As for those illegals who go undetected because they have stolen identities, this is where true verification reform comes into play. Rep. Lamar Smith’s version of E-Verify (H.R. 3711) would direct the USCIS to notify any American when his or her Social Security number is being used. Thus, E-verify would be a catch-22 for illegal aliens. If their names are not verified, they can’t get jobs, but if they steal a legitimate identity, then it will trigger an exposure by the victim.

Rosemary Jenks, director of government affairs for Numbers USA, told me that “this is precisely why DHS allows all Americans to lock their Social Security numbers (and their children’s) so that they cannot be stolen by illegal aliens for employment, and why Rep. Lamar Smith’s Legal Workforce Act would require DHS to notify people whose SSNs are being used by others for employment.” The bill would also have the USCIS flag any number that is used anomalously or multiple times, such as that of a deceased person that the Social Security Administration somehow forgot to cancel.

This process typically takes two minutes and exclusively relies on data already required by law on the I-9 form. It is great for all but illegal aliens.

E-Verify is likely the most commonsense government service available. Of the 17.3 million uses, 98.91 percent have immediately confirmed a match. Of the remaining 1.09 percent, 0.15 percent are confirmed after the initial mismatch (these are the people whose Social Security records are wrong; for example, if a recently married woman hasn’t updated her name with SSA, or aliens with a glitch in their immigration records), and the remaining 0.94 percent are determined to be illegal aliens. Only a sliver of those denials are contested.

There is only upside and no downside for the American people.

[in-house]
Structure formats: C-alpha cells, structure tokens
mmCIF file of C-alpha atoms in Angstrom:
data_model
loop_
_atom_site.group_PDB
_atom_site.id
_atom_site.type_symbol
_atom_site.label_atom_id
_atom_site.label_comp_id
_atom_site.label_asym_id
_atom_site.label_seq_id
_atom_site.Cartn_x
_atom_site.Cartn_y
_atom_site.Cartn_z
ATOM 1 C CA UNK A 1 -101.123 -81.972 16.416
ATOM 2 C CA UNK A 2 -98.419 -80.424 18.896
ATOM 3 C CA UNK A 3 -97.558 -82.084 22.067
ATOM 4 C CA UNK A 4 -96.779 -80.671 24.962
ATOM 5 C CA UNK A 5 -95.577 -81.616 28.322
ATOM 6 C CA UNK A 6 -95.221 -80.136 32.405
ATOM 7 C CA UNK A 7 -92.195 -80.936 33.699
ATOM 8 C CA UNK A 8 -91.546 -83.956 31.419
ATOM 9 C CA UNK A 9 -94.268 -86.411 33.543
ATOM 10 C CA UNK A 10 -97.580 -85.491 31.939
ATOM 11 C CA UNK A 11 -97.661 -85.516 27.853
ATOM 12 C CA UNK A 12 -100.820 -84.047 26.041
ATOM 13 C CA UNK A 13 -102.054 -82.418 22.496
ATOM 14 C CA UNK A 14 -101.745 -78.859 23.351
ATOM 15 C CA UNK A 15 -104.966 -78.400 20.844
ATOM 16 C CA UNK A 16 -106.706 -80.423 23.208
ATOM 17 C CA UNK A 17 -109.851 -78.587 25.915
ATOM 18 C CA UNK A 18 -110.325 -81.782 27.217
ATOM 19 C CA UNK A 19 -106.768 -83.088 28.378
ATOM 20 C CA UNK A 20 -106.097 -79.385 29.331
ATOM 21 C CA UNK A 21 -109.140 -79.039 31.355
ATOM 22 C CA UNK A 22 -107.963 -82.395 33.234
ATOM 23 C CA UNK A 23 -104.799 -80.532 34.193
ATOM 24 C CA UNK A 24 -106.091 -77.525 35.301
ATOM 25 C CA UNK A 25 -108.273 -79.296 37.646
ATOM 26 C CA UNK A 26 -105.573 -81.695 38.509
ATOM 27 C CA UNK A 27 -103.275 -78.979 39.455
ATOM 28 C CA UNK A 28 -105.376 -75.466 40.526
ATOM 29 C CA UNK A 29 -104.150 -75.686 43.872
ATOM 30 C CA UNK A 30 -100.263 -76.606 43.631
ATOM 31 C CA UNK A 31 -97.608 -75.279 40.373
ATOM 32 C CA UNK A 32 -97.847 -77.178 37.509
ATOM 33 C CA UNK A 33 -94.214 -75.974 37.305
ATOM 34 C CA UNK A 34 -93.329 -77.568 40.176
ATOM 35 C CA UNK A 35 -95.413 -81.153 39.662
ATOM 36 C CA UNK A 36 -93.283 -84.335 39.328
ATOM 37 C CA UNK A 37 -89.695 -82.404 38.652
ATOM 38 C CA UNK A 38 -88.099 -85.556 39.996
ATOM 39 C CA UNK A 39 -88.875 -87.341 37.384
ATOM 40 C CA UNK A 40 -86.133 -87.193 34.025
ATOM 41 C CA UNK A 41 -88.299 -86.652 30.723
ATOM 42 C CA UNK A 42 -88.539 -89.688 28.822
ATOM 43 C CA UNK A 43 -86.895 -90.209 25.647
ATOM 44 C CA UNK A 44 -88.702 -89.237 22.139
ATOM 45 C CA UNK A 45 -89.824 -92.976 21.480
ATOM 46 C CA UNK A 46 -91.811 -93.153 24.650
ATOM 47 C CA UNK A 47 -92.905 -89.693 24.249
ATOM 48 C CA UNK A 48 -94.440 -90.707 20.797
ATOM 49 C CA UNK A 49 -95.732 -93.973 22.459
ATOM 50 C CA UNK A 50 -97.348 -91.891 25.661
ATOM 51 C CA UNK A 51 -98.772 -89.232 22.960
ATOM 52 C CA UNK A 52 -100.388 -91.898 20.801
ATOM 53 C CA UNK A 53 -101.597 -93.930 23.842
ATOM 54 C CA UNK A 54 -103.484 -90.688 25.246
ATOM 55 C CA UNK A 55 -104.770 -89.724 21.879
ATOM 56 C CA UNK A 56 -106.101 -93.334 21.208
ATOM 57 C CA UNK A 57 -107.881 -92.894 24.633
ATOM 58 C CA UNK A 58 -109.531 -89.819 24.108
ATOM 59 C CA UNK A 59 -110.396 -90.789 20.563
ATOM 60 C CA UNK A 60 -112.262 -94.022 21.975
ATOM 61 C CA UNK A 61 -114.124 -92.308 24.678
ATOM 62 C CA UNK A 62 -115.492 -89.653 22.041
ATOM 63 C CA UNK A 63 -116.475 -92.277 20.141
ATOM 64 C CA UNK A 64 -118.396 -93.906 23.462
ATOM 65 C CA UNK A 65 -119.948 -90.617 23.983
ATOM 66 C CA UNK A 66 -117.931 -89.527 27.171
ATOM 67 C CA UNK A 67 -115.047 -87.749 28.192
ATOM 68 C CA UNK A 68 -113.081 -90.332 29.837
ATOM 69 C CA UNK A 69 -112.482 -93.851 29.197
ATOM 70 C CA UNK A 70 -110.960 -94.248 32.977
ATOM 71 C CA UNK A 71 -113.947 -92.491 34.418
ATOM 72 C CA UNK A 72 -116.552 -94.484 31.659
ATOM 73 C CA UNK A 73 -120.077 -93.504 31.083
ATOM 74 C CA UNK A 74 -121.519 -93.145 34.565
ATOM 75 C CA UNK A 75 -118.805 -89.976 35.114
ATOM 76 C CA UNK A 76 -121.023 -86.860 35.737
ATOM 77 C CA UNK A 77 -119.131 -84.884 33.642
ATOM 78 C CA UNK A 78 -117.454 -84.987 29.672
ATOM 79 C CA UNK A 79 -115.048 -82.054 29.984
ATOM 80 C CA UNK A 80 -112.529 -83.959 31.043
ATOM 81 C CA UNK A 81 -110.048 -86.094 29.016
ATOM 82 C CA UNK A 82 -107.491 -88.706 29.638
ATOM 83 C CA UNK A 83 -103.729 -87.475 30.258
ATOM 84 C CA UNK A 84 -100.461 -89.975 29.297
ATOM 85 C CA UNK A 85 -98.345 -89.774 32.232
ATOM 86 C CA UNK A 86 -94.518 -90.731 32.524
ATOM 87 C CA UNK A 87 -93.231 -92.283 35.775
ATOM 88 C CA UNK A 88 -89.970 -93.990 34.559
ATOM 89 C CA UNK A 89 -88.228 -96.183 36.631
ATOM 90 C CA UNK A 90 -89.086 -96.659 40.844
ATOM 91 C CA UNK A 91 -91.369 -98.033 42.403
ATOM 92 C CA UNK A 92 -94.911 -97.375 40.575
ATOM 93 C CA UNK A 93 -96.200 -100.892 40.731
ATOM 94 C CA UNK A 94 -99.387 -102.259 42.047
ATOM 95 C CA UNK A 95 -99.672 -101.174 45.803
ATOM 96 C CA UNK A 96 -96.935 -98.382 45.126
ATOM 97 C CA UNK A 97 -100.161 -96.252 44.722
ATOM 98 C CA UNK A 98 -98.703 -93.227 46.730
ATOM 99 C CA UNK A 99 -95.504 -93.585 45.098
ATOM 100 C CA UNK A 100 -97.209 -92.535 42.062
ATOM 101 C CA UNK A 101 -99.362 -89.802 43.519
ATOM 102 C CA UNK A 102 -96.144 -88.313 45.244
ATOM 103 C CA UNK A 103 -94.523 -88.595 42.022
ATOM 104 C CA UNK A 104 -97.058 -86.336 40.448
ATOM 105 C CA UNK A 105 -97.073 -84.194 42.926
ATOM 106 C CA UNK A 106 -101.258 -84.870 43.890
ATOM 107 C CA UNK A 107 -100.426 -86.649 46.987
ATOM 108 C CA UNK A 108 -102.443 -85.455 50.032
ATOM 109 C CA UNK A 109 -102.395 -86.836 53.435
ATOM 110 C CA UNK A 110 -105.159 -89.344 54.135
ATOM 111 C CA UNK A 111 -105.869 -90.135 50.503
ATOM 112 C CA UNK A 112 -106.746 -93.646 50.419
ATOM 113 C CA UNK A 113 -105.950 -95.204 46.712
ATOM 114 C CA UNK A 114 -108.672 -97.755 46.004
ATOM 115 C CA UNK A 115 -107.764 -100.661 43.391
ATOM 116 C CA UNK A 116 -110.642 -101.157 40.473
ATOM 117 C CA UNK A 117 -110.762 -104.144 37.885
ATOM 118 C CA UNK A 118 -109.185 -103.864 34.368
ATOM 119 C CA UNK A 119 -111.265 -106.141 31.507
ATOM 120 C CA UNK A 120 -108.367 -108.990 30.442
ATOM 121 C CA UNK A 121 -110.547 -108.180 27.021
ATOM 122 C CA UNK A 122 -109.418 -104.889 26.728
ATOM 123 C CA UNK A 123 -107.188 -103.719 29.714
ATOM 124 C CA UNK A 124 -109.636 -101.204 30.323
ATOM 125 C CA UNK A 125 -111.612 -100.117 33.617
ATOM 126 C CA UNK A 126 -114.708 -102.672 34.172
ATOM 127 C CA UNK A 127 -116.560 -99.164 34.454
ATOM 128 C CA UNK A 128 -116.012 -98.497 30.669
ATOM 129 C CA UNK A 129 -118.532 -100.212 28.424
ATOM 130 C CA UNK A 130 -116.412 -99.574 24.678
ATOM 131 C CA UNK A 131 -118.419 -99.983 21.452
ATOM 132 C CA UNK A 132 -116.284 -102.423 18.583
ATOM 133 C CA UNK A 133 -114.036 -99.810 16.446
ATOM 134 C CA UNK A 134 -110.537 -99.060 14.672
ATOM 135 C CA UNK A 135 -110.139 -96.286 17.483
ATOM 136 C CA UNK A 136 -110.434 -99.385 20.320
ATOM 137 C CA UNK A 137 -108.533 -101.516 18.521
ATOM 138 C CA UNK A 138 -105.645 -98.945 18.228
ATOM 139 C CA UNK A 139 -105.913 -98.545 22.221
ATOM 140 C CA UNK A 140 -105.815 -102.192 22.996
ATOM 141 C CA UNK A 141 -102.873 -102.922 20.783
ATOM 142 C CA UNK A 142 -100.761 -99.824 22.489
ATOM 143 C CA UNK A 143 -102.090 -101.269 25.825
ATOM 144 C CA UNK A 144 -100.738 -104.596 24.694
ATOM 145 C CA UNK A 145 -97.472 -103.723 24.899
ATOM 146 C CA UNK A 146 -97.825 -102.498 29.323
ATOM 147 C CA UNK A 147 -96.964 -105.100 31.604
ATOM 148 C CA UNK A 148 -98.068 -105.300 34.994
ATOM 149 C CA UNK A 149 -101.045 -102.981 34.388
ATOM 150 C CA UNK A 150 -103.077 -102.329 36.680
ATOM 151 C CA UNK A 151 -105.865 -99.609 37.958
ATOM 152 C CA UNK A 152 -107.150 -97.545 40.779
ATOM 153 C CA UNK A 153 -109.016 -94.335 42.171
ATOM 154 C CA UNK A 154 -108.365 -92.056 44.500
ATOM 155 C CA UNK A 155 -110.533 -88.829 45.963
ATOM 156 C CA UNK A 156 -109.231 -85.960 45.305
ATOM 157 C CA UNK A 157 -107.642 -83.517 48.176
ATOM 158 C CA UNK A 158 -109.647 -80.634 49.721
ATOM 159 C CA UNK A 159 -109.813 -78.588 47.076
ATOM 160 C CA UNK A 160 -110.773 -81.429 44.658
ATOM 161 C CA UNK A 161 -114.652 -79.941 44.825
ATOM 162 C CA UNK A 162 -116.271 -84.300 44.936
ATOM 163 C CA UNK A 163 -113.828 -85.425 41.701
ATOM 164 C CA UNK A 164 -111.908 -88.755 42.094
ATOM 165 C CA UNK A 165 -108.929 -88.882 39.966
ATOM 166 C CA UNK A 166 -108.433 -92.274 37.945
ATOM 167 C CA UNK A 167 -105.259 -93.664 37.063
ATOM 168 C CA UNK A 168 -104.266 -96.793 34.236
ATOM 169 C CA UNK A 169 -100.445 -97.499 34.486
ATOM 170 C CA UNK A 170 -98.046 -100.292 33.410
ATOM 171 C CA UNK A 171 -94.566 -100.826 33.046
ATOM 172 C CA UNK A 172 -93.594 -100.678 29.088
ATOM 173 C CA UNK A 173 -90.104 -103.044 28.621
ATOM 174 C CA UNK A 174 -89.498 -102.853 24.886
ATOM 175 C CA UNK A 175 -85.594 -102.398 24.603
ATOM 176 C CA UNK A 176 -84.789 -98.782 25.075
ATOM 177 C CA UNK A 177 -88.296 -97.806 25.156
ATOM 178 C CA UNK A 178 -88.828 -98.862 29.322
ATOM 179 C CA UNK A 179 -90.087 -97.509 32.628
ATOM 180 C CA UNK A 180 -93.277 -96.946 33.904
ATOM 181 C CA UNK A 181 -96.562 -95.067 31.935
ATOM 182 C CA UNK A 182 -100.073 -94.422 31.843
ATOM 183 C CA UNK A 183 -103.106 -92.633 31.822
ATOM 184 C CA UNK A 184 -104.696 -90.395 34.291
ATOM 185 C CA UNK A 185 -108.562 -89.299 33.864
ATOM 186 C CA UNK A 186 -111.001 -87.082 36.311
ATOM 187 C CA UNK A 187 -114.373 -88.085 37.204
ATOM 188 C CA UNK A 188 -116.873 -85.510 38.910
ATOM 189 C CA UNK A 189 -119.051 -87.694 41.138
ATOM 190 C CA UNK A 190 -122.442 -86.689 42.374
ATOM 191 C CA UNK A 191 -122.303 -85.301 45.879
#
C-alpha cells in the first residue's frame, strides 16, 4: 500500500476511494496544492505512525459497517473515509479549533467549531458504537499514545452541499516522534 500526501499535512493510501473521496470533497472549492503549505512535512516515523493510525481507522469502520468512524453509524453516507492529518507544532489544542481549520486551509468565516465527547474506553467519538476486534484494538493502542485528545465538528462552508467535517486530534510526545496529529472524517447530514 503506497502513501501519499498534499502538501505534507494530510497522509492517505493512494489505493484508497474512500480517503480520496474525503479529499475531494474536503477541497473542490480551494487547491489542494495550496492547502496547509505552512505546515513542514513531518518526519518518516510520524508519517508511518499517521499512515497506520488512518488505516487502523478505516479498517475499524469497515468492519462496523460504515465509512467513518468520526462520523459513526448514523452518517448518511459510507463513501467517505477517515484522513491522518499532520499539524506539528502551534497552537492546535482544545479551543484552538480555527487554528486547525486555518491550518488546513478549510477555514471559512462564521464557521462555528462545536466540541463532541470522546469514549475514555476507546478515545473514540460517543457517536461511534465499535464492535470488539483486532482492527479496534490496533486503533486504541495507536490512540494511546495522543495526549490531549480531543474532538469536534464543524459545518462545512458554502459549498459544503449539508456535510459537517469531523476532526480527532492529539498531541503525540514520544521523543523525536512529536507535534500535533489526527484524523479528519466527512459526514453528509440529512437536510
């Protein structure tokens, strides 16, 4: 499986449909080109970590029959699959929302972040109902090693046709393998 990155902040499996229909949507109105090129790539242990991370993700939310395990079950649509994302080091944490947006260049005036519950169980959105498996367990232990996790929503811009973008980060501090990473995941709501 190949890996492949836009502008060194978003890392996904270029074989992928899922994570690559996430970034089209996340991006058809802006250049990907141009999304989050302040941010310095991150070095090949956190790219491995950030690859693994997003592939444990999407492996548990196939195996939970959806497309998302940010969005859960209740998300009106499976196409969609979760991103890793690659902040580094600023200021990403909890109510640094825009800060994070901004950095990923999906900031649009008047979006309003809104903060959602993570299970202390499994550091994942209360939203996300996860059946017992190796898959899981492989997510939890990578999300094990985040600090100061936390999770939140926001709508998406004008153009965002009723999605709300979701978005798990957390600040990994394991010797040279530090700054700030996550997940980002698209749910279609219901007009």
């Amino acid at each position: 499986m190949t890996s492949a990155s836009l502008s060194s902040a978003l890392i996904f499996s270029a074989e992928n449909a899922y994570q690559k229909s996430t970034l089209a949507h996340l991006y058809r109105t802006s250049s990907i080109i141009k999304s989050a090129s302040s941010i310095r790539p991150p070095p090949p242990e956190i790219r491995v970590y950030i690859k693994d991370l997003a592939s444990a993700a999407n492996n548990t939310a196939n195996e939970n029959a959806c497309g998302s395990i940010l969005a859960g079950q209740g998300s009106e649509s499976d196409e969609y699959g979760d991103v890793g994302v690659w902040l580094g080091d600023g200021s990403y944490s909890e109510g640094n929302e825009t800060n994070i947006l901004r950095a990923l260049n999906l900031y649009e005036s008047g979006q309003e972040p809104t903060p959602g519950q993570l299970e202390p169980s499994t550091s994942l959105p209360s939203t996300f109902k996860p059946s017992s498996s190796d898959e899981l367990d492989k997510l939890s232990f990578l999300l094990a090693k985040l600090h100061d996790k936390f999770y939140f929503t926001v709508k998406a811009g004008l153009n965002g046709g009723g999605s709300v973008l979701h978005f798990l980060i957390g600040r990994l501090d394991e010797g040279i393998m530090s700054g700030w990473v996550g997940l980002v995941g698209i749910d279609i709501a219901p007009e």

Ticking time bomb phenomenon

This criminal alien murder case raises another important point. In light of the fact that he had a fake identity and never had a criminal record, how could this particular illegal alien murder have been avoided? Most illegals who go on to murder someone had previous arrests or even convictions, particularly for drunk driving, drugs, or assault. This problem can be fixed through clamping down on sanctuary cities and mandating ICE detentions. The recent murder in Scott County, Minneapolis, charged to Fraider Diaz Carbajal, a repeat offender who was a re-entrant, is a classic example of this. But what do you do about all those who carry no criminal record, as appears to be the case with Rivera? What do you do about the ticking time bombs?

Obviously, the border wall is important. But the other two legs of the stool – interior enforcement and abolishing all the magnets – are even more important. Imagine if you couldn’t get a job, had no access to welfare, no access to K-12 education, no sanctuary courts or sanctuary cities, and no automatic birthright citizenship. Would people still violate our sovereignty? The problem with illegal immigration is that due to weak laws and horrible court decisions, illegal immigration isn’t so illegal after all. We accommodate it and even mandate benefits. As such, it’s not hard to understand why we have illegal immigration. This is not rocket science.

The bottom line is that we don’t pick our native-born citizens, but we get to pick our immigrants. Thus, almost all murders committed by foreign nationals are avoidable because they should never be admitted, and if we make a mistake and miss an illegal or let in a legal immigrant who is a bad character, there are numerous opportunities to apprehend them and deport them before they commit the most serious crimes.

Immigration enforcement is not optional. It is our right as citizens.


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Author: Daniel Horowitz

Daniel Horowitz is a senior editor of Conservative Review. Follow him on Twitter @RMConservative.